The cause of CIPA is attributed to mutations in the NTRK1 gene.  Mutations in this gene lead to a loss of the sensory neurons, as well as the ability to feel pain.

Diagnosis of CIPA is usually confirmed after a complete evaluation of infants with recurrent fevers, who frequently bite their tongue, fingers or lips. In older individuals, an evaluation is required if they continue to have traumatic injuries.  Assessments of the sensory and autonomic functions are used to form a complete, clinical diagnosis.

There is no cure for CIPA but the condition is manageable with the help of a team of medical professionals that typically include specialists in orthopedics, pediatrics, dermatology, ophthalmology and dentistry. Parents of children with the disorder are strongly advised to keep a watchful eye at all times for signs of injury and to remove items that may result in accidents.

For more information about CIPA and other rare medical conditions, please visit the National Organization for Rare Disorders website www.rarediseases.org.

All content of this newsletter is intended for general information purposes only and is not intended or implied to be a substitute for professional medical advice, diagnosis or treatment. Please consult a medical professional before adopting any of the suggestions on this page. You must never disregard professional medical advice or delay seeking medical treatment based upon any content of this newsletter. PROMPTLY CONSULT YOUR PHYSICIAN OR CALL 911 IF YOU BELIEVE YOU HAVE A MEDICAL EMERGENCY.

Pan-Seared Salmon with Kale and Apple Salad

pansearedsalmonpicIt’s summer and we are all a bit more conscious about our waistline, but we don’t want to skimp on taste and the feeling full.

If you goal is to eat a hearty meal that will keep you on a healthy course, you will love this nutritional, light and filling recipe !

http://www.foodnetwork.com/recipes/food-network-kitchens/pan-seared-salmon-with-kale-and-apple-salad-recipe.html#lightbox-recipe-image

All content of this newsletter is intended for general information purposes only and is not intended or implied to be a substitute for professional medical advice, diagnosis or treatment. Please consult a medical professional before adopting any of the suggestions on this page. You must never disregard professional medical advice or delay seeking medical treatment based upon any content of this newsletter. PROMPTLY CONSULT YOUR PHYSICIAN OR CALL 911 IF YOU BELIEVE YOU HAVE A MEDICAL EMERGENCY.

How Does Caffeine Effect Your Blood Pressure?

Nurse Visiting Senior Male Patient At Home

Are you one of many people who can’t function without having their morning coffee first? If so, there are a few effects that caffeine can have on hypertension. The java jolt of a caffeine fix may cause a jump in blood pressure — a particular problem in people who already have high blood pressure.

Caffeine can cause a short, but dramatic increase in your blood pressure, even if you don’t have high blood pressure. It is not clear what causes this spike in blood pressure. Some researchers believe that caffeine could block a hormone that helps keep your arteries wide enough for steady blood flow.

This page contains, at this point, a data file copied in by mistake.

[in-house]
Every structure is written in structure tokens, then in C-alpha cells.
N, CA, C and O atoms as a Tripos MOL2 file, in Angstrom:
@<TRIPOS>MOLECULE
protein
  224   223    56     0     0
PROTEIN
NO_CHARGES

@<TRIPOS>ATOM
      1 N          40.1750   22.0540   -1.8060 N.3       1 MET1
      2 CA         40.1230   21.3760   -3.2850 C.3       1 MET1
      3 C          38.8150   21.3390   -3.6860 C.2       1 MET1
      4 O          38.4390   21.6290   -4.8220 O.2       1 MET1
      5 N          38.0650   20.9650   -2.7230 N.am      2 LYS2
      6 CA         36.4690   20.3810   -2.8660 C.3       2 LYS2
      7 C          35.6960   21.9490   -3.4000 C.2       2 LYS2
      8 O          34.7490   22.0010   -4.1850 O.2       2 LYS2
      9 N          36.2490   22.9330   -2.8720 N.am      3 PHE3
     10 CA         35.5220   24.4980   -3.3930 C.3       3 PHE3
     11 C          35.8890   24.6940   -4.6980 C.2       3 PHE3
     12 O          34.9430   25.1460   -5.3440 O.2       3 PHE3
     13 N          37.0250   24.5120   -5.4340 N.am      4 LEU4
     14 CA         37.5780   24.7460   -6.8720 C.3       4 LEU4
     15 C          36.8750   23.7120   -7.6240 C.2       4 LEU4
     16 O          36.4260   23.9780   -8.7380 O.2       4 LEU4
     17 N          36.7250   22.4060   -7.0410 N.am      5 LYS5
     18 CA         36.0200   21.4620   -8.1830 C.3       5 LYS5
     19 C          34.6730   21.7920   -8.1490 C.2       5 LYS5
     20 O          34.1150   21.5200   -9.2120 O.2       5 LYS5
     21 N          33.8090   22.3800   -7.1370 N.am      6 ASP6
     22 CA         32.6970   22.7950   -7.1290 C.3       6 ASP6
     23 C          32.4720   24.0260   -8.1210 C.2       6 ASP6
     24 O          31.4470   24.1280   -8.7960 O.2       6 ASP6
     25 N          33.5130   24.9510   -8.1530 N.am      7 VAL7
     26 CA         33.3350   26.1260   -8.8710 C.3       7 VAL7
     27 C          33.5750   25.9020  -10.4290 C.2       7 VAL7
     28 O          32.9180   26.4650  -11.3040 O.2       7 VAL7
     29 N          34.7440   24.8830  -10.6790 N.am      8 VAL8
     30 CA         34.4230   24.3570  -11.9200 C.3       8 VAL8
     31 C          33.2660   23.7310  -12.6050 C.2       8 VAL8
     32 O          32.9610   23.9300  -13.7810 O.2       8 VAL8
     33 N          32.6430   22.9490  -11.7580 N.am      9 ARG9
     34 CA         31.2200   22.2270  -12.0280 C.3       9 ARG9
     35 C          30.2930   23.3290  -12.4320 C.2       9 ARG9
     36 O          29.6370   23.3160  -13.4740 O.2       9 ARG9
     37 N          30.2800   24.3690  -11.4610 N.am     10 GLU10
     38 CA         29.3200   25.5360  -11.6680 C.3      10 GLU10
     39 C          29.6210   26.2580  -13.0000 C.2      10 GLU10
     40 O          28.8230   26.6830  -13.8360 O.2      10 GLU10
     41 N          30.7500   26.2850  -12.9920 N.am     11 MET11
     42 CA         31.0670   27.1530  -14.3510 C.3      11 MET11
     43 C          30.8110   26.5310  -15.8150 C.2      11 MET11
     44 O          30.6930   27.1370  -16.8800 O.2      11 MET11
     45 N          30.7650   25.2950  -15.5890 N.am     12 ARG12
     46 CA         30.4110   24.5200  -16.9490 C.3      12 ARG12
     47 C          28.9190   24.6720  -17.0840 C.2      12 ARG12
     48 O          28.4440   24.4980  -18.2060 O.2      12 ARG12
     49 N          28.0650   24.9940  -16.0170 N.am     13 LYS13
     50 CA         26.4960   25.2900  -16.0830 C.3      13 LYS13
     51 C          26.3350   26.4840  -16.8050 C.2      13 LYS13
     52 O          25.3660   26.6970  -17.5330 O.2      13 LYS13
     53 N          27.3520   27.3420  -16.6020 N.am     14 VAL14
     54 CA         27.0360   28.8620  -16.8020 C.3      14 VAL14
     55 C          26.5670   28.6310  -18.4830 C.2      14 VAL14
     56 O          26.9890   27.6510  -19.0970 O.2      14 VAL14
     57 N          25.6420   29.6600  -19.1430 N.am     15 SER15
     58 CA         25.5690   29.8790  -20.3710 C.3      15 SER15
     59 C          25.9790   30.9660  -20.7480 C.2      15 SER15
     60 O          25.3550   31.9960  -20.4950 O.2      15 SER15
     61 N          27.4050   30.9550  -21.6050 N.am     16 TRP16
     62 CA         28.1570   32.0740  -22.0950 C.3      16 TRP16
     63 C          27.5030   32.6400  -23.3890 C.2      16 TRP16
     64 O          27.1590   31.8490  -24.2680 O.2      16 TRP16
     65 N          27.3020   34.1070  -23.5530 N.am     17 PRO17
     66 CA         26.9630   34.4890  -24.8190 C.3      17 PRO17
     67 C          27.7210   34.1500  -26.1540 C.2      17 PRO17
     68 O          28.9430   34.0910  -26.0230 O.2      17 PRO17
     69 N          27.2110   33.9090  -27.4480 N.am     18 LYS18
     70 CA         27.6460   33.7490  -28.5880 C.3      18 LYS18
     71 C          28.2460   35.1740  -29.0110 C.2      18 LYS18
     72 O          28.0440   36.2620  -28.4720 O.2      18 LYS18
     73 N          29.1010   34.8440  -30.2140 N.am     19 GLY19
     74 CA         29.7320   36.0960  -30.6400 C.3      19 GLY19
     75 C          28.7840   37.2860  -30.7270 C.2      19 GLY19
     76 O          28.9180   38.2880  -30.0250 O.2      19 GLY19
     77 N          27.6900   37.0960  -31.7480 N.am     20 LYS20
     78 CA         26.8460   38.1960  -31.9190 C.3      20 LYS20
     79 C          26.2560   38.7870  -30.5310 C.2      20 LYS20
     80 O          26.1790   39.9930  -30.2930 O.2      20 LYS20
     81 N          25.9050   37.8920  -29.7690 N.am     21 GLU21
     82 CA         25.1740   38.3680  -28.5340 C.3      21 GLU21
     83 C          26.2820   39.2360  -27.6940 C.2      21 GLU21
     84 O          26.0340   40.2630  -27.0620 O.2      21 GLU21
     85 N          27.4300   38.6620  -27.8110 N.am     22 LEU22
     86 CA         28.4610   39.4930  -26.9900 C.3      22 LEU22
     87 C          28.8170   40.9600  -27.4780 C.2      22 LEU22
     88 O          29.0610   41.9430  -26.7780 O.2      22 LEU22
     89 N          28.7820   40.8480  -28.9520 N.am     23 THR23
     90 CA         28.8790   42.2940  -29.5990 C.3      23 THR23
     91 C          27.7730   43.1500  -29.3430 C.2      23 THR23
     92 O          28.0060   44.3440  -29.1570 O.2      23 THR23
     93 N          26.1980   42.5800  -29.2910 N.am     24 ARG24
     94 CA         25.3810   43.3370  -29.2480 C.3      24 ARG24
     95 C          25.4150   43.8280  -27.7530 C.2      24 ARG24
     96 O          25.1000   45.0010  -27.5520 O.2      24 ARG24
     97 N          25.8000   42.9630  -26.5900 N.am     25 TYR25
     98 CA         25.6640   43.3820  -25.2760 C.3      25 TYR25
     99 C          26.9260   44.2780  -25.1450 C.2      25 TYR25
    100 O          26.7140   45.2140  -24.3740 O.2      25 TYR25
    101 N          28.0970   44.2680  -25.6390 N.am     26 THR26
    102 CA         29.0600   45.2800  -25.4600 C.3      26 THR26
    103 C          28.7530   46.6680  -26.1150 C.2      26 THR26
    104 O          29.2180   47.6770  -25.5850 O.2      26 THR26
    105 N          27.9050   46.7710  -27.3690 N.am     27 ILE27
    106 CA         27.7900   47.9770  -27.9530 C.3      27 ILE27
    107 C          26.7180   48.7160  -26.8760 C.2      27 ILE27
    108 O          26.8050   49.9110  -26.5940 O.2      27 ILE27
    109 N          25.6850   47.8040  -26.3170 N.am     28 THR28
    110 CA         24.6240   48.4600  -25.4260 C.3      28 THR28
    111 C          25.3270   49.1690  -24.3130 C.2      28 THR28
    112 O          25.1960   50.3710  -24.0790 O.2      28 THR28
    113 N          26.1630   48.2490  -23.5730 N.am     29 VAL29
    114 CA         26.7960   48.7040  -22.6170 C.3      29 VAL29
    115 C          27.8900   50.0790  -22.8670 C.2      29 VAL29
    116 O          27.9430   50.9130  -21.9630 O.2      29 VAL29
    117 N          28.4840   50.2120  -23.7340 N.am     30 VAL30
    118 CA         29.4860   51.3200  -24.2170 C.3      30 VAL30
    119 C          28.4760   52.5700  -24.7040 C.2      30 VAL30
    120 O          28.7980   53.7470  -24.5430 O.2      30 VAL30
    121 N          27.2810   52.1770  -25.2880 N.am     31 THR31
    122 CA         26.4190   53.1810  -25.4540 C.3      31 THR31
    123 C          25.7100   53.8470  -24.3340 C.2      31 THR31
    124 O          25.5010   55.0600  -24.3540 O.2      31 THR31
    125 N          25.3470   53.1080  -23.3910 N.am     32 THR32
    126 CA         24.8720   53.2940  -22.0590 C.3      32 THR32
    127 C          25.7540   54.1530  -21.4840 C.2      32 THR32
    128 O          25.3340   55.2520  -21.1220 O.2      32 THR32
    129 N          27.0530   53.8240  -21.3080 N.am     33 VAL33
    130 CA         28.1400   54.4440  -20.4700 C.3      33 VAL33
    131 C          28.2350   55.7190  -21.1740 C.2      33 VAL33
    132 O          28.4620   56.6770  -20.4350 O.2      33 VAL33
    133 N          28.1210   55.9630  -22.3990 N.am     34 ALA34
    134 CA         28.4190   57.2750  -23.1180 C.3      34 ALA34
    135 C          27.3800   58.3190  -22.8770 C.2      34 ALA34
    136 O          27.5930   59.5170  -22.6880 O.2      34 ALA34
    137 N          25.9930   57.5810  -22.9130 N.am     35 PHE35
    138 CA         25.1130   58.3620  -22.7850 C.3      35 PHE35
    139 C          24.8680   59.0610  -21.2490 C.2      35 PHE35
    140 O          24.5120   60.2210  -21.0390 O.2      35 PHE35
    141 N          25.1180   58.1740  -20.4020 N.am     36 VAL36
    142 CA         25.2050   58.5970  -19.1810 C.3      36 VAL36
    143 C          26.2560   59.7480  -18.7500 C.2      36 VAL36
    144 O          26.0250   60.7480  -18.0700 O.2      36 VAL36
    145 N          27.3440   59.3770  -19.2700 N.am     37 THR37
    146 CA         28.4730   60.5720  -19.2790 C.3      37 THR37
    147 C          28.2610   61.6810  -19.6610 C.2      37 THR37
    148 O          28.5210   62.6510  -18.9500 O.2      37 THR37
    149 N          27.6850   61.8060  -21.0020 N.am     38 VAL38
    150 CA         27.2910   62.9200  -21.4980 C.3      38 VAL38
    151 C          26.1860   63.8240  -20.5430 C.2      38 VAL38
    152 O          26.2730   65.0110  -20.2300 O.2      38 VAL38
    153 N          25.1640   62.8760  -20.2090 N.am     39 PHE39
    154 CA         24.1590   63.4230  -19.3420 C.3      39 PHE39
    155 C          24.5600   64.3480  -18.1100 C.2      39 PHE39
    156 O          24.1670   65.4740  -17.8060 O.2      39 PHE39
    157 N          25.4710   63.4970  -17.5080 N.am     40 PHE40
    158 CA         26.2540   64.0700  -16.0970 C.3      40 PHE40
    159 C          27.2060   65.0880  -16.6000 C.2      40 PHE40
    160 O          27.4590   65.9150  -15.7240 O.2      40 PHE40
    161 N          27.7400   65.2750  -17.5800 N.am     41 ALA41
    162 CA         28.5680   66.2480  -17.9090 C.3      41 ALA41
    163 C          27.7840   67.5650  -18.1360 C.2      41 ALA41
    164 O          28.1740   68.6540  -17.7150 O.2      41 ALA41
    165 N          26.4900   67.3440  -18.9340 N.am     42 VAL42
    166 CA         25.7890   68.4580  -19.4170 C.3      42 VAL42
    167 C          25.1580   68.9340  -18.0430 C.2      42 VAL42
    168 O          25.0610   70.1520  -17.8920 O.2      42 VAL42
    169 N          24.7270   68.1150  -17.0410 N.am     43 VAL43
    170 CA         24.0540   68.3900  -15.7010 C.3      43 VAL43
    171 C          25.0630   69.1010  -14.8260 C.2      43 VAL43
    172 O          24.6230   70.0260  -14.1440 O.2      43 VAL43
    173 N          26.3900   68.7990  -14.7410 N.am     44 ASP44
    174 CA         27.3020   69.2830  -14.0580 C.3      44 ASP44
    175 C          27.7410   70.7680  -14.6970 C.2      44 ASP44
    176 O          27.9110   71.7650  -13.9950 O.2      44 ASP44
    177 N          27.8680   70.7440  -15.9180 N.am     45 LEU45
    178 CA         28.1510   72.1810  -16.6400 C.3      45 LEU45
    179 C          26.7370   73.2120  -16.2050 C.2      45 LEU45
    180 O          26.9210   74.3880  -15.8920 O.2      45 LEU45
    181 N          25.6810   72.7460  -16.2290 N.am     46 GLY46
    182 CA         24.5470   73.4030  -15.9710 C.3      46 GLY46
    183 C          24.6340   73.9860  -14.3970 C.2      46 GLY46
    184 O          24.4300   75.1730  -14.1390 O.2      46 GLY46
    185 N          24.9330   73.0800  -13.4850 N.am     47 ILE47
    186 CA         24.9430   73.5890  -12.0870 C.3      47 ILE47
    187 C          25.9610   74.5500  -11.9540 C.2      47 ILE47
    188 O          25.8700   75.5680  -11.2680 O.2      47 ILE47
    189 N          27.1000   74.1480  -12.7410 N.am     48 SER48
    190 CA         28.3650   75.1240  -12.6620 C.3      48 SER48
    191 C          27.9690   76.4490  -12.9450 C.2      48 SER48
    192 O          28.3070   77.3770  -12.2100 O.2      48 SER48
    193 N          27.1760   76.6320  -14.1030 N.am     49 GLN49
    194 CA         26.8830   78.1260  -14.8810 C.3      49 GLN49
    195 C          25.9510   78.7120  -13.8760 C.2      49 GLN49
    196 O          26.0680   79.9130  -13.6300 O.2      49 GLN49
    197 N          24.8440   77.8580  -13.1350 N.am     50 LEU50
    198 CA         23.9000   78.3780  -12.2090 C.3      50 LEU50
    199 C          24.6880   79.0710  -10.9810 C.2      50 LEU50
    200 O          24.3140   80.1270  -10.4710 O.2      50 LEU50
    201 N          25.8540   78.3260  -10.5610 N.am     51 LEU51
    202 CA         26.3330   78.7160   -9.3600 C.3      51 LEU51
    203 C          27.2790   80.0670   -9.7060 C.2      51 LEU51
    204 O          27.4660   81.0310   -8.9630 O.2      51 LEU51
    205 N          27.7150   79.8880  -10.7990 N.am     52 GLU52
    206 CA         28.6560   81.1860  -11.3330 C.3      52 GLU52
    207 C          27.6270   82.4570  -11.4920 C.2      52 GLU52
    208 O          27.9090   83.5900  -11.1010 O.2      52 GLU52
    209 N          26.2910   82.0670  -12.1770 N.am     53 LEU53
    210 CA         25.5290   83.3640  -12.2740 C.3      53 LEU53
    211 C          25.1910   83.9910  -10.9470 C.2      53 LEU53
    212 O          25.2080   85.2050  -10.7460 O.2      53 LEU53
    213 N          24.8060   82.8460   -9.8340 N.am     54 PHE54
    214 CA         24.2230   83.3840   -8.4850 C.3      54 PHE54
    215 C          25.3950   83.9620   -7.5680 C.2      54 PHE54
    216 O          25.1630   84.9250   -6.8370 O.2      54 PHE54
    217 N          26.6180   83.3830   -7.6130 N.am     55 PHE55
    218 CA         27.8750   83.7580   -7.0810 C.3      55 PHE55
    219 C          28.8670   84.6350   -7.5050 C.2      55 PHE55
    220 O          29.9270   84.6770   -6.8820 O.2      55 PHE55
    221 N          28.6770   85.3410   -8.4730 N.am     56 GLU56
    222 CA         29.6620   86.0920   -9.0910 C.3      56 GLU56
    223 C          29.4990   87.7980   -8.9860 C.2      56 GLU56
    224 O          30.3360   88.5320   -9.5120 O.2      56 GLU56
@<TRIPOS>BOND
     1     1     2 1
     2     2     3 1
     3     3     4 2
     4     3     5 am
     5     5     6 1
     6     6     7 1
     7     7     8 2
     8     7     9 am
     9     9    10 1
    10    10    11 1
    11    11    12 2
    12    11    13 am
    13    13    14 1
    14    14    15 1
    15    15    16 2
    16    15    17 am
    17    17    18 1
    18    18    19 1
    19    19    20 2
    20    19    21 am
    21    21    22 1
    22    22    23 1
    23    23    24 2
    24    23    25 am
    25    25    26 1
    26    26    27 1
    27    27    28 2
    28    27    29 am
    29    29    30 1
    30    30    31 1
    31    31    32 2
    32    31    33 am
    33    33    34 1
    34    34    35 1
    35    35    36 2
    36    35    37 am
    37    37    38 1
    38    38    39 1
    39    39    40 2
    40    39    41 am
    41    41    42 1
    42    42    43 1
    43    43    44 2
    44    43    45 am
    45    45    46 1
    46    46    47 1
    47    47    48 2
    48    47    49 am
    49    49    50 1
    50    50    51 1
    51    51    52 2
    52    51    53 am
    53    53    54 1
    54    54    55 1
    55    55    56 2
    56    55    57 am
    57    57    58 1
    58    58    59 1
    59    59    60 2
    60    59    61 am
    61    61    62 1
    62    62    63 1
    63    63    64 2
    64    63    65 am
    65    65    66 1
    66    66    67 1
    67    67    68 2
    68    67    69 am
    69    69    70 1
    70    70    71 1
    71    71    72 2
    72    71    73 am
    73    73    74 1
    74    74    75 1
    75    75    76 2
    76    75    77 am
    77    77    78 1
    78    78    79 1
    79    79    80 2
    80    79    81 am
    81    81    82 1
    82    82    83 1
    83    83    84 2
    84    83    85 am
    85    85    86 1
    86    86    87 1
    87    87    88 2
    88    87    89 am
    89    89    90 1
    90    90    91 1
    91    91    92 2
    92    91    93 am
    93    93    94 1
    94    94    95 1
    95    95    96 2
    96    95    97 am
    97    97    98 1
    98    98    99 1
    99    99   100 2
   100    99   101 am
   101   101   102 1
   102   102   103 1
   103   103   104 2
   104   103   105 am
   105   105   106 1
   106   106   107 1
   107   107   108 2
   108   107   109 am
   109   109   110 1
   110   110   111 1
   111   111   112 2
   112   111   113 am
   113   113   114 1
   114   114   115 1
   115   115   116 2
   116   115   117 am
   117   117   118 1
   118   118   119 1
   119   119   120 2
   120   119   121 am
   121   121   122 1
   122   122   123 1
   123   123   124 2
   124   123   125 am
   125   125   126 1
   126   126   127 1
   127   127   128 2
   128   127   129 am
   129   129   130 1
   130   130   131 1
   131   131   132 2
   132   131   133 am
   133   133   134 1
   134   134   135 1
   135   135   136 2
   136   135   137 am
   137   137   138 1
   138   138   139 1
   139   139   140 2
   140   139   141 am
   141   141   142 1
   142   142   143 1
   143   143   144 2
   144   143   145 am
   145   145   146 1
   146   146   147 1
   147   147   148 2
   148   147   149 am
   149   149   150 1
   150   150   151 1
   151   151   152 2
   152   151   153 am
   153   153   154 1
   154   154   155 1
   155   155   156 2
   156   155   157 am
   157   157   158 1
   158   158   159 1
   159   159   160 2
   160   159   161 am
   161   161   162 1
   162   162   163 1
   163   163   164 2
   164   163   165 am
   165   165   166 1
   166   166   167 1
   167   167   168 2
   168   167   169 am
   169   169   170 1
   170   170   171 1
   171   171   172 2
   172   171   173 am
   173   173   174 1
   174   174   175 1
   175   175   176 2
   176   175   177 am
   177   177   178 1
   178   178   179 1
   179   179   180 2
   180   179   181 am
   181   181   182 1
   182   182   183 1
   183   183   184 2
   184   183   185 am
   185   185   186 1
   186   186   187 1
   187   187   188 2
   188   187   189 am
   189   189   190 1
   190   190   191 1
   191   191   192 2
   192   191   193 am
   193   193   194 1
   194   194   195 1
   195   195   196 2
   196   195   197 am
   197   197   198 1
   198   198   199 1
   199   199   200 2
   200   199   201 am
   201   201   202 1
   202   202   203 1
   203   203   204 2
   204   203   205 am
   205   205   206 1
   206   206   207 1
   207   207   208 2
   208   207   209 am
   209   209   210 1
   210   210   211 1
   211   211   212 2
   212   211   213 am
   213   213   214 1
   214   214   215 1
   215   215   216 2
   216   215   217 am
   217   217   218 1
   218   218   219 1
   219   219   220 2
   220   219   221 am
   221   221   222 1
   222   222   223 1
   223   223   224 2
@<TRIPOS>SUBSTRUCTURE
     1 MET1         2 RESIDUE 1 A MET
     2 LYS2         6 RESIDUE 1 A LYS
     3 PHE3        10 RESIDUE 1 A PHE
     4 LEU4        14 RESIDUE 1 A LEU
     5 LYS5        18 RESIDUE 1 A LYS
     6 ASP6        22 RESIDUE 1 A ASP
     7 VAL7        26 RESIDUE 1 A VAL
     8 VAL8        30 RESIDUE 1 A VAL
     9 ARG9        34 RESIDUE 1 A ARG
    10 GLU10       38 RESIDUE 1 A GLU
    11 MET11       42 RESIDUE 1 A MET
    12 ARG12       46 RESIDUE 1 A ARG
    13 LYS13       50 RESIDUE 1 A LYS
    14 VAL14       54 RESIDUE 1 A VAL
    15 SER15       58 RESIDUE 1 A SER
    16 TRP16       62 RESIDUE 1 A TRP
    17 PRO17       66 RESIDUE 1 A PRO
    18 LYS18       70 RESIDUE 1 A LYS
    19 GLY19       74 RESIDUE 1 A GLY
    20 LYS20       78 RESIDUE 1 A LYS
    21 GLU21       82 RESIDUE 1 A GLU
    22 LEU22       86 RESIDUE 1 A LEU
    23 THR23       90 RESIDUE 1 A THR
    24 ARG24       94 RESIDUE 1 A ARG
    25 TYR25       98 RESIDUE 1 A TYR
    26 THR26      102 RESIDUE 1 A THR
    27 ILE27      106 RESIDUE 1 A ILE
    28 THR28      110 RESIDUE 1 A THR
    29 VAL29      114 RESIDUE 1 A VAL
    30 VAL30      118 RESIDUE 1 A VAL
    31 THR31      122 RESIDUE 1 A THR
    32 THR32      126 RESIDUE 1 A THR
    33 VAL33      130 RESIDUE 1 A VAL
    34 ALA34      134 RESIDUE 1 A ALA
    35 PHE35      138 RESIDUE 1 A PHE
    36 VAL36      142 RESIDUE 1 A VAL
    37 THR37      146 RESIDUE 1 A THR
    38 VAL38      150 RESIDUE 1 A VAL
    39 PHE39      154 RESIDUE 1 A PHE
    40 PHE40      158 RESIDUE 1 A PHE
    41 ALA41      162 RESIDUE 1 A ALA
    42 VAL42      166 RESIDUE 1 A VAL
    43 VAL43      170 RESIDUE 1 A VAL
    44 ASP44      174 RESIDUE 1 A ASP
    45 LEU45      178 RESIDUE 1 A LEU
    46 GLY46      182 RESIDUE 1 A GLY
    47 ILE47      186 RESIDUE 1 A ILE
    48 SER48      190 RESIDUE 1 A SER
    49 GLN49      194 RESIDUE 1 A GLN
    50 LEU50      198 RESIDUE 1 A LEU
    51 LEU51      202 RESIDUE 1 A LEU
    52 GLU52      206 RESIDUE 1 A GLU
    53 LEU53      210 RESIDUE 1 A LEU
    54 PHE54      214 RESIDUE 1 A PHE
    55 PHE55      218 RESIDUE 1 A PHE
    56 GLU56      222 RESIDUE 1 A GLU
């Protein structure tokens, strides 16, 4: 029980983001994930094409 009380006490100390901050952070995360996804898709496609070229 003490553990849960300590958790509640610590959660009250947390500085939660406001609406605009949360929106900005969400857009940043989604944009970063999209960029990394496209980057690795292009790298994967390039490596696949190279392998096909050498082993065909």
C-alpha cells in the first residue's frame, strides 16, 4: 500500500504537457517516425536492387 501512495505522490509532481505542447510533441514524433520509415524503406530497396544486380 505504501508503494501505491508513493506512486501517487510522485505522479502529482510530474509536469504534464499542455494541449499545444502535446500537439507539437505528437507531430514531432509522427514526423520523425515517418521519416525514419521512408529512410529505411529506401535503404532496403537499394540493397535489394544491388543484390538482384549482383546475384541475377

Some people who constantly drink caffeinated beverages have a higher average blood pressure than those who don’t drink any. Others who regularly drink caffeinated beverages develop a tolerance to caffeine. As a result, caffeine doesn’t have a long–term effect on their blood pressure. Research has shown that caffeine has a stronger blood pressure increasing effect in men who are older than 70 or who are overweight.

To see if caffeine might be raising your blood pressure, check your blood pressure within 30 to 120 minutes of drinking a cup of coffee or another caffeinated beverage. If your blood pressure increases by five to 10 points, you may be sensitive to the blood pressure raising effects of caffeine. If you plan to cut back on caffeine, eliminate it slowly over several days to avoid withdrawal headaches.

If you have high blood pressure, ask your doctor whether you should limit or stop drinking caffeinated beverages. Keep in mind that the amount of caffeine in coffee and other beverages varies by brand. Also, avoid caffeine right before activities that naturally increase your blood pressure, such as exercise, weightlifting or hard physical labor.

All content of this newsletter is intended for general information purposes only and is not intended or implied to be a substitute for professional medical advice, diagnosis or treatment. Please consult a medical professional before adopting any of the suggestions on this page. You must never disregard professional medical advice or delay seeking medical treatment based upon any content of this newsletter. PROMPTLY CONSULT YOUR PHYSICIAN OR CALL 911 IF YOU BELIEVE YOU HAVE A MEDICAL EMERGENCY.

The Facts About Synthetic Marijuana

Synthetic marijuana, also known as K2 or Spice, is a drug that is having a devastating effect on our area, and many other cities across the United States. In an attempt to raise awareness about the drug, Jamaica Hospital wants to share the following facts with the community.

Burning joint

K2 and other forms of synthetic marijuana are a blend of chemical substances known as cannabinoids that are sprayed on dried leaves. The result is a product that resembles marijuana, but has a much more potent effect. While the intention of synthetic marijuana is to mimic the effects traditional marijuana has on the body, the reaction to the synthetic version is often much more severe.

For a long time these products were readily available as they were sold in brightly colored packages at local corner stores and bodegas across the City. In addition to its accessibility, what has made synthetic marijuana popular for many is the cost. While a traditional marijuana joint typically can cost $5, a synthetic joint only costs about $1, making it very popular among not only the poor and homeless, but also with kids. Many users report another reason for taking synthetic marijuana is it doesn’t appear on drug tests.

In 2012 they were made illegal to sell in New York, but the law that was passed were very difficult to enforce because as the chemical products used became banned, those who made them would alter the compound to stay one step ahead of authorities.

This process of regularly changing the drug’s chemical composition also accounts for the unpredictability in the reaction by those who take it. Since the chemicals vary from packet to packet, people who use K2 may feel fine one time, and become extremely sick the next. Examples of this have been mass poisonings, most recently this week in Bedford-Stuyvesant and Bushwick.